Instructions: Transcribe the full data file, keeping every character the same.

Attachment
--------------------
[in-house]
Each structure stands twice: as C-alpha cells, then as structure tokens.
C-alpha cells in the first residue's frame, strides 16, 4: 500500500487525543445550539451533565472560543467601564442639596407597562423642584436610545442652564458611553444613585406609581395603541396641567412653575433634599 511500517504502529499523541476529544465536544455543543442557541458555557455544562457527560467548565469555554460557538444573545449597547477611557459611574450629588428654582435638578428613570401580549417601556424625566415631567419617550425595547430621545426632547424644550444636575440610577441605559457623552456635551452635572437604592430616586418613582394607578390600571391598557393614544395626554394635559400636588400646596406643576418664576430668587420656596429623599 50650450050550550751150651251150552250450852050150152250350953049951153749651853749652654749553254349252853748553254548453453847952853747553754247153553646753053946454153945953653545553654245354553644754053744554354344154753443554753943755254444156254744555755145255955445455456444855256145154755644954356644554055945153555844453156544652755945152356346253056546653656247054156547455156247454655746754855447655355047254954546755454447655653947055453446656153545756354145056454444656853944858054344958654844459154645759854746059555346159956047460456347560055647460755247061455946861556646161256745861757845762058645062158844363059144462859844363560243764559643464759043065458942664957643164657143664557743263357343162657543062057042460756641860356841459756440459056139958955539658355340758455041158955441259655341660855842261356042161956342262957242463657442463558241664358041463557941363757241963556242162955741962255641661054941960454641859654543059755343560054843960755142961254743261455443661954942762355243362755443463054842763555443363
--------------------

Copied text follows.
[in-house]
Each structure stands twice: as C-alpha cells, then as structure tokens.
C-alpha cells in the first residue's frame, strides 16, 4: 500500500487525543445550539451533565472560543467601564442639596407597562423642584436610545442652564458611553444613585406609581395603541396641567412653575433634599 511500517504502529499523541476529544465536544455543543442557541458555557455544562457527560467548565469555554460557538444573545449597547477611557459611574450629588428654582435638578428613570401580549417601556424625566415631567419617550425595547430621545426632547424644550444636575440610577441605559457623552456635551452635572437604592430616586418613582394607578390600571391598557393614544395626554394635559400636588400646596406643576418664576430668587420656596429623599 50650450050550550751150651251150552250450852050150152250350953049951153749651853749652654749553254349252853748553254548453453847952853747553754247153553646753053946454153945953653545553654245354553644754053744554354344154753443554753943755254444156254744555755145255955445455456444855256145154755644954356644554055945153555844453156544652755945152356346253056546653656247054156547455156247454655746754855447655355047254954546755454447655653947055453446656153545756354145056454444656853944858054344958654844459154645759854746059555346159956047460456347560055647460755247061455946861556646161256745861757845762058645062158844363059144462859844363560243764559643464759043065458942664957643164657143664557743263357343162657543062057042460756641860356841459756440459056139958955539658355340758455041158955441259655341660855842261356042161956342262957242463657442463558241664358041463557941363757241963556242162955741962255641661054941960454641859654543059755343560054843960755142961254743261455443661954942762355243362755443463054842763555443363